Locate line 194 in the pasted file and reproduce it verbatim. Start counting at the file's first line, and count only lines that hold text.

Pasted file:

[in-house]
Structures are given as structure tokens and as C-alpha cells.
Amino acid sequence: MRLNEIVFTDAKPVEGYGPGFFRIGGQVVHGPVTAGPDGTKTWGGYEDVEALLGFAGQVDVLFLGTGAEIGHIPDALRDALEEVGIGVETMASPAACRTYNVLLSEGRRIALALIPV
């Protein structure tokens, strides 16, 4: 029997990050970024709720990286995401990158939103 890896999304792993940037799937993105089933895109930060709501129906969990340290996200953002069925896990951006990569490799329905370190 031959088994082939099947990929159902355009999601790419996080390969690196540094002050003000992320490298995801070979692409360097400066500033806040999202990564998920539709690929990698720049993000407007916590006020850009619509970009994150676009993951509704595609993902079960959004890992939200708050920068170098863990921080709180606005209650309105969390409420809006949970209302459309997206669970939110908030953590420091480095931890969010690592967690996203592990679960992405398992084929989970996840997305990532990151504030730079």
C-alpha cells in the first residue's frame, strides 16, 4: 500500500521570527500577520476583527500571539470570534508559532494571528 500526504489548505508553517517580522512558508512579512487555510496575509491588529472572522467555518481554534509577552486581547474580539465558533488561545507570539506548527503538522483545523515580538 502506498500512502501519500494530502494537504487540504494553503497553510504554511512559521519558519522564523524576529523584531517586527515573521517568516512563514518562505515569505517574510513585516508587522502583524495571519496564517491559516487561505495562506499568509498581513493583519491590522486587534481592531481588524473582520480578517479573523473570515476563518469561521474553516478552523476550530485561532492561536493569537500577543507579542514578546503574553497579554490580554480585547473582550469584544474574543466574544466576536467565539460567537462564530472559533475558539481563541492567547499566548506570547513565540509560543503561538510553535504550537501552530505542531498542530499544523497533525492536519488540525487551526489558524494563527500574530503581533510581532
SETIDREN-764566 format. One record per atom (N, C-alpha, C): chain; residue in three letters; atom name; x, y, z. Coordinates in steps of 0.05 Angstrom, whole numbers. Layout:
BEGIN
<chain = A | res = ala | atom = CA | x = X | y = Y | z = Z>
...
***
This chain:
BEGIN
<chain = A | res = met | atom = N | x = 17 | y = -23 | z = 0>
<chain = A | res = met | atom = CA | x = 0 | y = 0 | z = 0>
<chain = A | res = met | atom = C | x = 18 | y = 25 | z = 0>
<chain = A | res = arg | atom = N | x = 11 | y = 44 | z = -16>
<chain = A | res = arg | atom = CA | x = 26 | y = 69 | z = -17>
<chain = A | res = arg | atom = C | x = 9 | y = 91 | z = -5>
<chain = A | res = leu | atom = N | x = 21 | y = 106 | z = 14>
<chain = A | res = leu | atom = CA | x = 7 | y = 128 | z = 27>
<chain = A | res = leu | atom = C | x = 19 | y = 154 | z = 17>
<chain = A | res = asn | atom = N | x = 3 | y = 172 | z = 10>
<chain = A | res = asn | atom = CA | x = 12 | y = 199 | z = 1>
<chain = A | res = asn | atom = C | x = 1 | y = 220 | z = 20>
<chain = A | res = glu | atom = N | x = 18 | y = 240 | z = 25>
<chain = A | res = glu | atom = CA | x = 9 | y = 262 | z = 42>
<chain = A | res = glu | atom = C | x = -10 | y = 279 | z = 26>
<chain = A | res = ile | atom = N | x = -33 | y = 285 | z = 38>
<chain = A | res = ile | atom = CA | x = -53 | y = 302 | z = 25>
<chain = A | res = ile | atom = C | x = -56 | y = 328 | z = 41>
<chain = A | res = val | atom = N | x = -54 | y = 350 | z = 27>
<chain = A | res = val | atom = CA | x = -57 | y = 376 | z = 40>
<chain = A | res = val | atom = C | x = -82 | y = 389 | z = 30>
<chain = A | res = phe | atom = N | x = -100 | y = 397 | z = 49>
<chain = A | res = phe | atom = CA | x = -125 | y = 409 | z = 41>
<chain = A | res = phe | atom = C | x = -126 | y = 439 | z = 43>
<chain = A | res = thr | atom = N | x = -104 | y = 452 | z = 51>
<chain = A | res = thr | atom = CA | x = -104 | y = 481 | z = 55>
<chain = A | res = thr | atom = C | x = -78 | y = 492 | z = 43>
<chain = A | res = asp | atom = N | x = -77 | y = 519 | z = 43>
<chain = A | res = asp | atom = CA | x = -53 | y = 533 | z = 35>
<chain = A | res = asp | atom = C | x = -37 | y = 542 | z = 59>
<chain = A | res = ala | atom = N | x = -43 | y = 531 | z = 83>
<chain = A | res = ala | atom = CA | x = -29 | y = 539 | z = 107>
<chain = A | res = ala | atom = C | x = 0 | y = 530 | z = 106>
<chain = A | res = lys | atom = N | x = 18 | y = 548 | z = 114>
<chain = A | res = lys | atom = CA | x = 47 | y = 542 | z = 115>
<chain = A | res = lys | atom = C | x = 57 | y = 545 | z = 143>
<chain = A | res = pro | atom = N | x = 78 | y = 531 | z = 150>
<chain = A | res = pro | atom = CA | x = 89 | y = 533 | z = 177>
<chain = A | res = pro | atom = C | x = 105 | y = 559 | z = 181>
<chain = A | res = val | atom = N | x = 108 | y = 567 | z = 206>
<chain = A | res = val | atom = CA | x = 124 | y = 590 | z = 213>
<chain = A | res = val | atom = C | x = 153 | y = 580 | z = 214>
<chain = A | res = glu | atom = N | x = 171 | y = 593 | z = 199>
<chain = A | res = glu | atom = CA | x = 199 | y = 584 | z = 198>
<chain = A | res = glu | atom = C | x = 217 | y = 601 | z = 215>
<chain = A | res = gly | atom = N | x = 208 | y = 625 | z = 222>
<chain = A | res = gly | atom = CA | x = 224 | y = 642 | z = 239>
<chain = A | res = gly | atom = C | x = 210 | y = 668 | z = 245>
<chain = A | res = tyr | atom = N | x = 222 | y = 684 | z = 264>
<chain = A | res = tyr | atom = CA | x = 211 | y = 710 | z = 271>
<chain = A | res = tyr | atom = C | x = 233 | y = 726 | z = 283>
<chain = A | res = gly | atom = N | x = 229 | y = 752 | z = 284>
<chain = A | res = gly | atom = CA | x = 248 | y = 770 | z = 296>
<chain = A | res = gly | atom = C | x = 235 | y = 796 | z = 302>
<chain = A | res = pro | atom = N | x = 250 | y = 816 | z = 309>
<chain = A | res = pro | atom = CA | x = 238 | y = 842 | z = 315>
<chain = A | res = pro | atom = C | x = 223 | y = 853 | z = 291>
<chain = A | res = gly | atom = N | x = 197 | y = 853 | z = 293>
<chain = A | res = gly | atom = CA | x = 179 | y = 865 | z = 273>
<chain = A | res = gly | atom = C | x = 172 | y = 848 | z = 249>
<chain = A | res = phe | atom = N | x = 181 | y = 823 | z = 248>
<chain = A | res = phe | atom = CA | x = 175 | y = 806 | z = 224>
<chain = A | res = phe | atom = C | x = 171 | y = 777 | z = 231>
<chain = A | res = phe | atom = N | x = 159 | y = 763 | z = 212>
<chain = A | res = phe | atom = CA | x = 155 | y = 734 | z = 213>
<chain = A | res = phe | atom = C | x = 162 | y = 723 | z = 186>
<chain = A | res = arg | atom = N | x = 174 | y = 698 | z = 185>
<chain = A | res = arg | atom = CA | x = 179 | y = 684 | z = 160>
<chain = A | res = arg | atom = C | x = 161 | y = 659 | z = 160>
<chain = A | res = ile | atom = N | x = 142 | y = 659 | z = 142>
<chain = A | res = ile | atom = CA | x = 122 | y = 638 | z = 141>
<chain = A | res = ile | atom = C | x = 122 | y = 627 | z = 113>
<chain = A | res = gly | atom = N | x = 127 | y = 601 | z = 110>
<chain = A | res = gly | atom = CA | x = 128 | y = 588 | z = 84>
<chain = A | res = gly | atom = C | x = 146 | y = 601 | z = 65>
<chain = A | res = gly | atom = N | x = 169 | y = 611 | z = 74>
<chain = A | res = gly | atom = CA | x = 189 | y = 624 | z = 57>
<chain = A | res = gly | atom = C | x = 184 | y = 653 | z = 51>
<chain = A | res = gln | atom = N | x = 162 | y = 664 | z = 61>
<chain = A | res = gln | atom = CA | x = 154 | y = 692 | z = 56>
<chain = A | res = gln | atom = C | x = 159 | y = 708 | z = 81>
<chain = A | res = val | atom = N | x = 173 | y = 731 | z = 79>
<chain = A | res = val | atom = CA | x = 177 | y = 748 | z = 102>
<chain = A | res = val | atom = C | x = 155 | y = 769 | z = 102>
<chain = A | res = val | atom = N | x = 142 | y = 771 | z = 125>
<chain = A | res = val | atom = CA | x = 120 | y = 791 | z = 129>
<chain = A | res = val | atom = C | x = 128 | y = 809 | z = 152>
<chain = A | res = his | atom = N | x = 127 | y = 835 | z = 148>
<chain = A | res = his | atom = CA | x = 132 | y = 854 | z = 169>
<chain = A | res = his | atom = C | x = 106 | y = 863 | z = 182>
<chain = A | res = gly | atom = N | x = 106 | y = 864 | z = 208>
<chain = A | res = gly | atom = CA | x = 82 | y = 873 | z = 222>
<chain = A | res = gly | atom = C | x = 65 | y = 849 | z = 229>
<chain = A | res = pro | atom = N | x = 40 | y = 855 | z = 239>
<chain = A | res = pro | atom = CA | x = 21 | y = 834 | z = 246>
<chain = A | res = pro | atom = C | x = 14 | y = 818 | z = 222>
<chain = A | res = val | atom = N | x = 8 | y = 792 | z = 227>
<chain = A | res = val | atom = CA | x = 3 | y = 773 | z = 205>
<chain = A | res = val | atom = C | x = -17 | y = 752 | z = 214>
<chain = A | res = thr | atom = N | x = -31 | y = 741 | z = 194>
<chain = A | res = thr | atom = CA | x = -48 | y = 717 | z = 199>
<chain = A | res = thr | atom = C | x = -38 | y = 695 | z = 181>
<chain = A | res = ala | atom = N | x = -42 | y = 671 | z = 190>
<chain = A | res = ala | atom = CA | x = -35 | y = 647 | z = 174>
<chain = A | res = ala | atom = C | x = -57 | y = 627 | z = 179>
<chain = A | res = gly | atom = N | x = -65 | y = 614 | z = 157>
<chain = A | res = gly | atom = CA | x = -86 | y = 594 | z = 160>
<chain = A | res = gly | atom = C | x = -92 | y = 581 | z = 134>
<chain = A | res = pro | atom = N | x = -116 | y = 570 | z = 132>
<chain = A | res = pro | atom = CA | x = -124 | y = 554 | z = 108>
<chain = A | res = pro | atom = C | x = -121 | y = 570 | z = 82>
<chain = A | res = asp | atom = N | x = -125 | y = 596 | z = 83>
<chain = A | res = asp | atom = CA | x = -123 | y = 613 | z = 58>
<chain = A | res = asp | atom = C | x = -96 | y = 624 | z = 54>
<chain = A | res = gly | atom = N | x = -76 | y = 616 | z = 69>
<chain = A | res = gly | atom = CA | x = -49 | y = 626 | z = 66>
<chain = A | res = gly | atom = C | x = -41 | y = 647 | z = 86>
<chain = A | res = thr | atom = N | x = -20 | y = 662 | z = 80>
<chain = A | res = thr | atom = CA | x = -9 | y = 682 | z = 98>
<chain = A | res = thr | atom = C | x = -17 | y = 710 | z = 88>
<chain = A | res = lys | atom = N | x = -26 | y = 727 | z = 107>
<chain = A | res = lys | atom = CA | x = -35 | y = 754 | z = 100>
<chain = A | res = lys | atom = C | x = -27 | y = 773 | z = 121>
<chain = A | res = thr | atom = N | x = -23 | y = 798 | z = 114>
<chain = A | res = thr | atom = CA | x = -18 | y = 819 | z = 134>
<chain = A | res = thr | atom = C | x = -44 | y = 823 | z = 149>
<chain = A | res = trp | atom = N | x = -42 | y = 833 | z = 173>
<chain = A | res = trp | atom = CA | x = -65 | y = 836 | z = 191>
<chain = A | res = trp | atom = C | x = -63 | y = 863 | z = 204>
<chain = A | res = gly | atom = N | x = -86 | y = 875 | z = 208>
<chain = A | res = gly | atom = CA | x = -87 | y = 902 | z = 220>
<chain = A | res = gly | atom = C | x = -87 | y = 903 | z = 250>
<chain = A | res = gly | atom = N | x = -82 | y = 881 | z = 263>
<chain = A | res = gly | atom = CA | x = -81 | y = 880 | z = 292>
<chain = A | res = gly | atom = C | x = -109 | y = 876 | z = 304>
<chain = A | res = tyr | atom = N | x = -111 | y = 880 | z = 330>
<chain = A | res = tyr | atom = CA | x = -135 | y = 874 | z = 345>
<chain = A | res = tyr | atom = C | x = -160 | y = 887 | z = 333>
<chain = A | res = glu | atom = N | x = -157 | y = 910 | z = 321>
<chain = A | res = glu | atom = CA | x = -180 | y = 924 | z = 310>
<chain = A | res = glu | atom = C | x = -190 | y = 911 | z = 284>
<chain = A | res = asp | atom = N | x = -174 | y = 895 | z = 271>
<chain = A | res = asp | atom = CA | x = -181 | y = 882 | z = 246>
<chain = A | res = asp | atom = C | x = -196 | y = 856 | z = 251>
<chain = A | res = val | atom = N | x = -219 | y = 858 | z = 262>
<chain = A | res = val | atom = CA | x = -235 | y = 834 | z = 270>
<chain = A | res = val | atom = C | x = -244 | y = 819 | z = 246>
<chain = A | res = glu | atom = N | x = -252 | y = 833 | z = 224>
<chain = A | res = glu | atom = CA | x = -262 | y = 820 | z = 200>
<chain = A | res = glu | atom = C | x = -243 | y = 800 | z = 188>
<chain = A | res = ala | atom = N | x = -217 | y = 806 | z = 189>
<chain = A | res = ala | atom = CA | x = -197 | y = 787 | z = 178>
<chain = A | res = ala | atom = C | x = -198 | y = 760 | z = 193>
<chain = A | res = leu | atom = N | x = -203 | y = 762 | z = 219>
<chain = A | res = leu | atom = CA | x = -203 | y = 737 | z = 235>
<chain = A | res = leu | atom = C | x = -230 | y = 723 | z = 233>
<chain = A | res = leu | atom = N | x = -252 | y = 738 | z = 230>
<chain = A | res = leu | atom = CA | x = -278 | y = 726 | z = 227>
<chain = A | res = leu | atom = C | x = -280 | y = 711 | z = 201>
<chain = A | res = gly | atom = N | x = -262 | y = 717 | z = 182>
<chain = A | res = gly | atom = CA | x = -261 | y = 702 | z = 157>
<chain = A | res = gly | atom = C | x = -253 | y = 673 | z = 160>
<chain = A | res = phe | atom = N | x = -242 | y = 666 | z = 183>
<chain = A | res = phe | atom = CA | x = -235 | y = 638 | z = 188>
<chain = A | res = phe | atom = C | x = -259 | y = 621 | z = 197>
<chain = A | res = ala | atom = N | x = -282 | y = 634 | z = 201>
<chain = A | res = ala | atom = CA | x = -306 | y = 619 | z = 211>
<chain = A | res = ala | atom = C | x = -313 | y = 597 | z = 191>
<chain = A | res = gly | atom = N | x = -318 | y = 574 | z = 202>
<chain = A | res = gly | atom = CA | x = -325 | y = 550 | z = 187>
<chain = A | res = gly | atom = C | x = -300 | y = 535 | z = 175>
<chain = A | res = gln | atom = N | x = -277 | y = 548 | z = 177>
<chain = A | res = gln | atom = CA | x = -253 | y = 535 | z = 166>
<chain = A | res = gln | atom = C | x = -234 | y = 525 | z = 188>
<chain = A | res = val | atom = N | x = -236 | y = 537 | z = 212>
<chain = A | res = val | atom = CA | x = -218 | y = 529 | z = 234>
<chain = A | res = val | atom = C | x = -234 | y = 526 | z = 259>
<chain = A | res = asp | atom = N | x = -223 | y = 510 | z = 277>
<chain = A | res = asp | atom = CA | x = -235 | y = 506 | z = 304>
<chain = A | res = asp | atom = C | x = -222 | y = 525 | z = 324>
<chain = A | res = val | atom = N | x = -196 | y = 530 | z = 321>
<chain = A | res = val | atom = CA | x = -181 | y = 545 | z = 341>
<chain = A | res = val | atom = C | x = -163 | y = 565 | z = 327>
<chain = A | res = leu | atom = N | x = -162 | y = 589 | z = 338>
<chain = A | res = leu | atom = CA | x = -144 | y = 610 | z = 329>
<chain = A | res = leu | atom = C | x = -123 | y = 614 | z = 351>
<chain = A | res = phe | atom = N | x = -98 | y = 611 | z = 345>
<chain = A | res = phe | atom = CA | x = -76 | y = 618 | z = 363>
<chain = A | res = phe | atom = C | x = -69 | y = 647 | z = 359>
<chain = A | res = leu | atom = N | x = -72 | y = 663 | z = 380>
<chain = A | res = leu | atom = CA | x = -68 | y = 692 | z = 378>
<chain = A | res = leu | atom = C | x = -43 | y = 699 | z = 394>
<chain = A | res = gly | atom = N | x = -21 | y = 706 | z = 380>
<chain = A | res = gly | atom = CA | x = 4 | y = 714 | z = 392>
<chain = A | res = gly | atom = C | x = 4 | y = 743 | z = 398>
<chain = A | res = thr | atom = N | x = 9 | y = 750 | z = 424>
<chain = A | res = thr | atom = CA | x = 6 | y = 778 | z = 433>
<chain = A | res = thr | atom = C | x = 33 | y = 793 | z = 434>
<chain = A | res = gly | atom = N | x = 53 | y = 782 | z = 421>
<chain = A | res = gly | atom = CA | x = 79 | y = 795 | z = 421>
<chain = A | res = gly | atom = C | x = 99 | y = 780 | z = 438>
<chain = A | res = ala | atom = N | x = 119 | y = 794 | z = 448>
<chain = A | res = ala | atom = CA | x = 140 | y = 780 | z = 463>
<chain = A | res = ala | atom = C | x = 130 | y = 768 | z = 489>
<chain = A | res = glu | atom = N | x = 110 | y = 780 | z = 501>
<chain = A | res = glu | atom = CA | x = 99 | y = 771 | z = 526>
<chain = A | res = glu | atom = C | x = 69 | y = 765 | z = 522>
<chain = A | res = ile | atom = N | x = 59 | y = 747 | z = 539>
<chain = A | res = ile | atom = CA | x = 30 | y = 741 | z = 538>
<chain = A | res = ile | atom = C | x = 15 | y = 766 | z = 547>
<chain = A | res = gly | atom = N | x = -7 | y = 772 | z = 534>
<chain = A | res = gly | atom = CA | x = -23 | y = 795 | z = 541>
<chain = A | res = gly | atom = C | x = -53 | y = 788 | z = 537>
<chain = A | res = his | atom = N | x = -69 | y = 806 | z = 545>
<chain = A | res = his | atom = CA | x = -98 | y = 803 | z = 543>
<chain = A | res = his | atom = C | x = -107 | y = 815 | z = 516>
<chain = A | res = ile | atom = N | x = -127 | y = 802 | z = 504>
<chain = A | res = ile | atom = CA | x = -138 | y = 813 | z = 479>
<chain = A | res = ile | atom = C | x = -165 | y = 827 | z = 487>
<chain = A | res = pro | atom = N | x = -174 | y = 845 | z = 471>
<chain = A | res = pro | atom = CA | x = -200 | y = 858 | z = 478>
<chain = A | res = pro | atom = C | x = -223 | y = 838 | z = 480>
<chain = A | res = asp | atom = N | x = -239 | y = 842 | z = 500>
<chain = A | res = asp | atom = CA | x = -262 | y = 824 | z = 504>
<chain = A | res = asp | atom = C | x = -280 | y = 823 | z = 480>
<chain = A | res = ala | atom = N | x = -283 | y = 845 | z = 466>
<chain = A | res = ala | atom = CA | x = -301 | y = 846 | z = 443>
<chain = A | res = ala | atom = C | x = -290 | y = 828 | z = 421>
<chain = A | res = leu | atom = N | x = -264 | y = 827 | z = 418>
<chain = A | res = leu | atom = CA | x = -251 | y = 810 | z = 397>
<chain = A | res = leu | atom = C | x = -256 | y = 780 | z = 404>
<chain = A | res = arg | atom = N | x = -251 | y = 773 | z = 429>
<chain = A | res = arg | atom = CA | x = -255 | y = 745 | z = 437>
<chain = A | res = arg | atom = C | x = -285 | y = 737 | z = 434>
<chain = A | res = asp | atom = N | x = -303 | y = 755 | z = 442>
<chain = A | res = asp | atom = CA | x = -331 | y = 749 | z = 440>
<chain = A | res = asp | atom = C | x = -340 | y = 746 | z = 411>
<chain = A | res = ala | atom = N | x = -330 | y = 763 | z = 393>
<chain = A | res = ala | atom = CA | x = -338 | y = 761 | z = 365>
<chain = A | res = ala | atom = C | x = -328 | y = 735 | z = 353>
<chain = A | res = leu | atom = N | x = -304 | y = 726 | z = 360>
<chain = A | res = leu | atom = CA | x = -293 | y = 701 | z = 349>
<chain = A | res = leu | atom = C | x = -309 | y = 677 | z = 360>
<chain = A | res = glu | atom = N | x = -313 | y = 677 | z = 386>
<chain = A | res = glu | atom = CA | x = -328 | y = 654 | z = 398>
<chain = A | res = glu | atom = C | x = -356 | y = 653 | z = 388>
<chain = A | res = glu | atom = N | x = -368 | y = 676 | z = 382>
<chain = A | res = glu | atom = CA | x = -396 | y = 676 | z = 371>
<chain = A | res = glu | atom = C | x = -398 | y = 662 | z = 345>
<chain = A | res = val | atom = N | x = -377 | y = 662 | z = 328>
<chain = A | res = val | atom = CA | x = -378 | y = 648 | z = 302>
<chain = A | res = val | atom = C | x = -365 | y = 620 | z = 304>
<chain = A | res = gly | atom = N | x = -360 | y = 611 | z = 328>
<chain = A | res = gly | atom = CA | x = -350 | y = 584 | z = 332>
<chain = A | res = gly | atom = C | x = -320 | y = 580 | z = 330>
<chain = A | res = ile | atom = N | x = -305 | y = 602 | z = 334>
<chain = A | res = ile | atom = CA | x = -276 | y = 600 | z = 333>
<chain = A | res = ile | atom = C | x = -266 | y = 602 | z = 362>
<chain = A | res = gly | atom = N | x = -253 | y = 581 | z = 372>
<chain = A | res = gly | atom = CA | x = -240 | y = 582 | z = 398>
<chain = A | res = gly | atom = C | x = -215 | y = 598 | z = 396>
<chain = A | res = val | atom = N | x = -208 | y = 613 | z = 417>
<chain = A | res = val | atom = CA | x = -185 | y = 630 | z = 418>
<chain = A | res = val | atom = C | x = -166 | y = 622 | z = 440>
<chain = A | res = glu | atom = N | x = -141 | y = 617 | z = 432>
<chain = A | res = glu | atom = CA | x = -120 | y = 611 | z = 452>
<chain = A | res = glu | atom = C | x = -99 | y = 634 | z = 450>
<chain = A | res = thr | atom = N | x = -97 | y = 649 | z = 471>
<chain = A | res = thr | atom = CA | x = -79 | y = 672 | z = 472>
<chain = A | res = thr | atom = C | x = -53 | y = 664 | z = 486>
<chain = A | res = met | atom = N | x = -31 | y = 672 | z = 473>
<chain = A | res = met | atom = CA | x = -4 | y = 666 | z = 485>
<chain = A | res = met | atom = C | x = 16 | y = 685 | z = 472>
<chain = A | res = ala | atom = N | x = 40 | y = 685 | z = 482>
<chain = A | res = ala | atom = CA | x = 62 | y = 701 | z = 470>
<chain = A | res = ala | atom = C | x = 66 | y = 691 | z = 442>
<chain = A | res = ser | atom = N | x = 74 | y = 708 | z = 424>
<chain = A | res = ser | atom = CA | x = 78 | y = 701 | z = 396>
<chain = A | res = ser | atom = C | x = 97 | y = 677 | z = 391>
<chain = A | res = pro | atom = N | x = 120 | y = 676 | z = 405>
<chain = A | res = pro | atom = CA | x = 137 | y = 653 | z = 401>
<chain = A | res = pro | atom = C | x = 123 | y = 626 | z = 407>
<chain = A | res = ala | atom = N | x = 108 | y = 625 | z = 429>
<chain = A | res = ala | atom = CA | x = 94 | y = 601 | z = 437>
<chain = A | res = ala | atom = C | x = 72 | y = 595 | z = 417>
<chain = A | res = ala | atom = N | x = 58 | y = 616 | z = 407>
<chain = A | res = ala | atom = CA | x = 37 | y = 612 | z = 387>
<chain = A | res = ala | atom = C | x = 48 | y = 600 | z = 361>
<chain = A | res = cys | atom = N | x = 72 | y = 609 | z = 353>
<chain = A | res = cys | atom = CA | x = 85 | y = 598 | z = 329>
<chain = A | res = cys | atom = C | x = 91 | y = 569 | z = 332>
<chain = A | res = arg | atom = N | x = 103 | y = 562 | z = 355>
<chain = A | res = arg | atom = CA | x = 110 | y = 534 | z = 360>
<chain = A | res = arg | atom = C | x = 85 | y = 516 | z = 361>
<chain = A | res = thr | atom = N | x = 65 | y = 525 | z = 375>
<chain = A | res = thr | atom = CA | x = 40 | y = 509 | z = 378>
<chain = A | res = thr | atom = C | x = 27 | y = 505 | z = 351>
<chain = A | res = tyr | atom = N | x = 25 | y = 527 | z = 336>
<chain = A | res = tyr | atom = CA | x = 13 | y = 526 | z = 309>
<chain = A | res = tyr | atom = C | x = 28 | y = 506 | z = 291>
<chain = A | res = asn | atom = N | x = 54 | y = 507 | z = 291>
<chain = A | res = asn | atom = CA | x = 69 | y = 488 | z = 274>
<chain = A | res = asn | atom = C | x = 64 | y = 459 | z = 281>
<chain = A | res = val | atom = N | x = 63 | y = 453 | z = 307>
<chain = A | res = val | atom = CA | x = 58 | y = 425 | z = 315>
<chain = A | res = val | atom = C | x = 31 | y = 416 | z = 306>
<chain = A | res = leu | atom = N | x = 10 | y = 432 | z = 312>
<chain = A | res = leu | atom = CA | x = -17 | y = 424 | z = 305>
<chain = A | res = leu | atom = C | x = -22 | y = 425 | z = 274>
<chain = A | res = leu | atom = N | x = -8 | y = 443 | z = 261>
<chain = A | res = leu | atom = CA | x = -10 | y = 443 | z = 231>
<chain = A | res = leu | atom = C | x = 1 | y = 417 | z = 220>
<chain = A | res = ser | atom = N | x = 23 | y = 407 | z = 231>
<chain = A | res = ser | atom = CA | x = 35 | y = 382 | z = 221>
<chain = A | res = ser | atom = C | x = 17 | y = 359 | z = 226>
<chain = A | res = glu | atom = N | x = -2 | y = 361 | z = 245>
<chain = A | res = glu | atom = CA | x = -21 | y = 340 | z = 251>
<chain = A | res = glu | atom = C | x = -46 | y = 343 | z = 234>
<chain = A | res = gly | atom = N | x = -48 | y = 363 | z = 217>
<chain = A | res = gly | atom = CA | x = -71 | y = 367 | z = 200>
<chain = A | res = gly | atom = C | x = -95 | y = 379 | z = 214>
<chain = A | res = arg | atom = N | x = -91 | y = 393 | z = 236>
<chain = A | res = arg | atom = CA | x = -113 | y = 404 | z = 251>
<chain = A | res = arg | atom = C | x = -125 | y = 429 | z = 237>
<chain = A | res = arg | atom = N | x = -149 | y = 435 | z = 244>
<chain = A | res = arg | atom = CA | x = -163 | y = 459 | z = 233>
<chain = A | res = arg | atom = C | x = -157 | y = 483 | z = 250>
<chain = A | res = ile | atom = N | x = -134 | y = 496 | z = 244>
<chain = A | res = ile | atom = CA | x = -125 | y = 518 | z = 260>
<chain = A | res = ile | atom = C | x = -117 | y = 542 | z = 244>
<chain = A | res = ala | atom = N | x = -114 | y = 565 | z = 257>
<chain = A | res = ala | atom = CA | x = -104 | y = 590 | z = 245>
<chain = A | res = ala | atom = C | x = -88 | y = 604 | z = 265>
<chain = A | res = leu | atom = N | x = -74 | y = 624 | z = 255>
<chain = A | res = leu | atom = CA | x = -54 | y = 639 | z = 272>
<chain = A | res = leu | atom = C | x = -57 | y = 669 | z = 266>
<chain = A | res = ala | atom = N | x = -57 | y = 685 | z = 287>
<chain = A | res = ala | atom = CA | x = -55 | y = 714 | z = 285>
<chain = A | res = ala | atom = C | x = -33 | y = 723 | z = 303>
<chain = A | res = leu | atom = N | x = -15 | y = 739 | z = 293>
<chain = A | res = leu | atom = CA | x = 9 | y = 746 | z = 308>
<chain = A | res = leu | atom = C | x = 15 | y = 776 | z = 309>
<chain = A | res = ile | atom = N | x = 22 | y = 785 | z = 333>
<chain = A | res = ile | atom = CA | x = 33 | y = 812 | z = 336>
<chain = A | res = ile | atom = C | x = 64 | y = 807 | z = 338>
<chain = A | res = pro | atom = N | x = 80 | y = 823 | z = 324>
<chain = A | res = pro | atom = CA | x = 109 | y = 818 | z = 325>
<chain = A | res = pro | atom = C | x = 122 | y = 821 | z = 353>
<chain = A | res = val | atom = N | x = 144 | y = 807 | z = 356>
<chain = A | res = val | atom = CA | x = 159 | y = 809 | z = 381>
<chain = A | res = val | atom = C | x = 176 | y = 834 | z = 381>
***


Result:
<chain = A | res = val | atom = CA | x = -181 | y = 545 | z = 341>